Before reading this story again, my class was asked if fictional stories are morally good lies. Haroun and the Sea of Stories answers that question. Fictional stories are not morally good lies, because, according to the book, fictional stories are not fiction; they are actual events. Many of the events on Kahani allude to other stories, making those stories real. Besides answering the question about stories, the book left me disappointed. The plot seemed very cliche. A hero from a different world finds himself in the middle of an oncoming war. He must volunteer to save the day with his magical sidekick, and animal companion/transportation. The Hero saves the day by believing he can and trying really hard. He returns home to find everything has fixed itself. This book had to potential to be a lot better. It just needed to explain things more.
Slight Spoiler Warning (Duh!)
Compared to my first impressions of Haroun and the Sea of Stories, from the last blog post, my thoughts on the story have not changed much. I still do not enjoy the book, and I think there are too many underdeveloped characters. The characters seem too convenient to the plot, and this makes the story feel incomplete. The story would be more complete if it explained how the characters are able to do what they do. For example, the story would be better if it explained how Goopy and Bagha find Haroun in the Sea of Stories at the end. Now that I know how the story ends, It is easier to pick out the characters that are just convenient to the plot. However, I am noticing more of the allusions in the story, since I am specifically looking for them.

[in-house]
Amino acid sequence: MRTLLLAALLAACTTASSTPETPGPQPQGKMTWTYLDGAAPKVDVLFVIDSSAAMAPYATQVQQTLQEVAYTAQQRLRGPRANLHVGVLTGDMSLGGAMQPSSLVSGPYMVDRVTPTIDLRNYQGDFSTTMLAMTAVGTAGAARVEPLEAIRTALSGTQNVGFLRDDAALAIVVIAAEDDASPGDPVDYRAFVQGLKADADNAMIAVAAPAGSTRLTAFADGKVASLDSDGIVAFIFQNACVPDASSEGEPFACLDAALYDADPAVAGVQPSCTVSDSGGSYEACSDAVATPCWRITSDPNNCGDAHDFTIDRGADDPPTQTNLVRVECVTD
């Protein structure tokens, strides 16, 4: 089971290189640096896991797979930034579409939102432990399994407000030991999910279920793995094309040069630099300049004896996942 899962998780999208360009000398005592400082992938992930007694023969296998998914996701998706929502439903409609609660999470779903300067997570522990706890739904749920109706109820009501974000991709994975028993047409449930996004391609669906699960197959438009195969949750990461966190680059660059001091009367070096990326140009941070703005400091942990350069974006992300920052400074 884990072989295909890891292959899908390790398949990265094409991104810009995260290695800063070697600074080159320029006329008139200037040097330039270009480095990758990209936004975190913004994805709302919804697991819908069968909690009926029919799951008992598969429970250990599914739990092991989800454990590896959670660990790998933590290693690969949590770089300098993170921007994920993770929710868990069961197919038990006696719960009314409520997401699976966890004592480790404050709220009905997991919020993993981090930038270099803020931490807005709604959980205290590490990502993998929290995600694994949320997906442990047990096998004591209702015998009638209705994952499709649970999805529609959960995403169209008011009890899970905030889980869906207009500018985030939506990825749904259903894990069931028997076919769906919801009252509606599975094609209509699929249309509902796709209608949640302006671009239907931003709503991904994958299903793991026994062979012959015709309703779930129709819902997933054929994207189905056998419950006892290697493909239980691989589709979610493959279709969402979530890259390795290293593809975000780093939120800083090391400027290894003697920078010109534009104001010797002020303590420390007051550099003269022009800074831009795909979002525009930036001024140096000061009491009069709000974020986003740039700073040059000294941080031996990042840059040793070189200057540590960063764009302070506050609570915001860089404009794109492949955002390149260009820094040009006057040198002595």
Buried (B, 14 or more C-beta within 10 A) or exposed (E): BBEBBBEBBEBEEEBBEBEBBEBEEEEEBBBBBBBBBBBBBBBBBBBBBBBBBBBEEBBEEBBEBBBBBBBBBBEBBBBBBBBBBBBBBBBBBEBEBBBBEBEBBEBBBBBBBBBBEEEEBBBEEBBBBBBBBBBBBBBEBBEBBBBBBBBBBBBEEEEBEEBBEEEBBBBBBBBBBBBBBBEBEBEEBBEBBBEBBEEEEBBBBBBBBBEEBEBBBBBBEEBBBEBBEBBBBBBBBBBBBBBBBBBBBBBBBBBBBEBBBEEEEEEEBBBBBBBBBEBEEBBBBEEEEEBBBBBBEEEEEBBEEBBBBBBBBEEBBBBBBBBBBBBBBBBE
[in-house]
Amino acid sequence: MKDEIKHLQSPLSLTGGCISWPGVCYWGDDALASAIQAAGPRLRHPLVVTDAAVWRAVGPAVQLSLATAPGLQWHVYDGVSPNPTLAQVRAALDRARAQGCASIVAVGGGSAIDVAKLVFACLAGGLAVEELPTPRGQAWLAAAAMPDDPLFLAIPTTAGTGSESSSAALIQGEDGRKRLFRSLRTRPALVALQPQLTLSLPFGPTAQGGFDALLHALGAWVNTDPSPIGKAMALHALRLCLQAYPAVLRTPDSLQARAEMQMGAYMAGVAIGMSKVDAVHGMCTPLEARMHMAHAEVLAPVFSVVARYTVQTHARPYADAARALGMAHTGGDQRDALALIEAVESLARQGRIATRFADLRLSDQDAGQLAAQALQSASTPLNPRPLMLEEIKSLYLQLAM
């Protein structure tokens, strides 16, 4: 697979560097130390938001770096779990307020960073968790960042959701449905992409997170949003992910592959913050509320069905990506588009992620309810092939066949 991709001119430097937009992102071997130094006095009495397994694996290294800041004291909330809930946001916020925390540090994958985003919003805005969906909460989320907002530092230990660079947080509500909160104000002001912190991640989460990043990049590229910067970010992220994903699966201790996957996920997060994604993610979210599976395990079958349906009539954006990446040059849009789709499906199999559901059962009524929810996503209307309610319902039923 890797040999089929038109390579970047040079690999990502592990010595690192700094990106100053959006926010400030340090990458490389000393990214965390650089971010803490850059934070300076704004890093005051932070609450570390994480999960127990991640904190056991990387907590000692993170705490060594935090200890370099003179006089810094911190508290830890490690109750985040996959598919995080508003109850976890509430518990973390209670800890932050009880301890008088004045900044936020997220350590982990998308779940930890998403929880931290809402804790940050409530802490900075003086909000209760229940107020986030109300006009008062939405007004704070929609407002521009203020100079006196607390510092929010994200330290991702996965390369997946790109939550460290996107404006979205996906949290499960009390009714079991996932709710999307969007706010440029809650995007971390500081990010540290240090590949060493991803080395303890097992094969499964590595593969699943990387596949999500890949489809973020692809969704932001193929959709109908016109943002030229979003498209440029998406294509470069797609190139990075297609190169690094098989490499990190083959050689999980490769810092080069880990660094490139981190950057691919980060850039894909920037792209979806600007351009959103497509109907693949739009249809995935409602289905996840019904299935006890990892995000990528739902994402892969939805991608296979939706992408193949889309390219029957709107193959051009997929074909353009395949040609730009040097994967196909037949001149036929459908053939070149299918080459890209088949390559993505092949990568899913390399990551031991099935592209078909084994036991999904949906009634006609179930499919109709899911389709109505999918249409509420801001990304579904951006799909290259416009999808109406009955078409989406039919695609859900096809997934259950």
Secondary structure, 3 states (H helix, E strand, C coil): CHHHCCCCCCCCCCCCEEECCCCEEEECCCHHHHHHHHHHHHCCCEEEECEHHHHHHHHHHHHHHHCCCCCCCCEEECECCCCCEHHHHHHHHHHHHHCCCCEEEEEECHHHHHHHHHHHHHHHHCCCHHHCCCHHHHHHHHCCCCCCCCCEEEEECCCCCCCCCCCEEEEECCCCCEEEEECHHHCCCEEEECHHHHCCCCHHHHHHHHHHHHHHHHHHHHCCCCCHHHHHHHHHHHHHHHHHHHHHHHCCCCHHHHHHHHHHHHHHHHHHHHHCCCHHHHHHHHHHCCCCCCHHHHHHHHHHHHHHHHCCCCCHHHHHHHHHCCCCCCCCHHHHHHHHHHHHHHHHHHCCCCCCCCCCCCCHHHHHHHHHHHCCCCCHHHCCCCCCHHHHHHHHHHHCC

My group and I were tasked with analyzing the allusions in Haroun and the Sea of Stories. Haroun, in chapter 7, page 113, manages to pack many allusions in one single line; “Here’s another Princess Rescue Story I’m getting mixed up in.” This line alludes to many Disney stories and fairy tales, such as Sleeping Beauty. It also references many video games, like the Mario franchise, where an Italian plumber saves a princess from a turtle-dinosaur hybrid. I found this quote interesting, because it is as if Haroun is acknowledging how cliché his own story is. Haroun travels to a distant world, gets caught up in a major crisis, volunteers to be the hero, and, by the power of believing, saves the day. This entire story is one big cliché, and this quote proves that.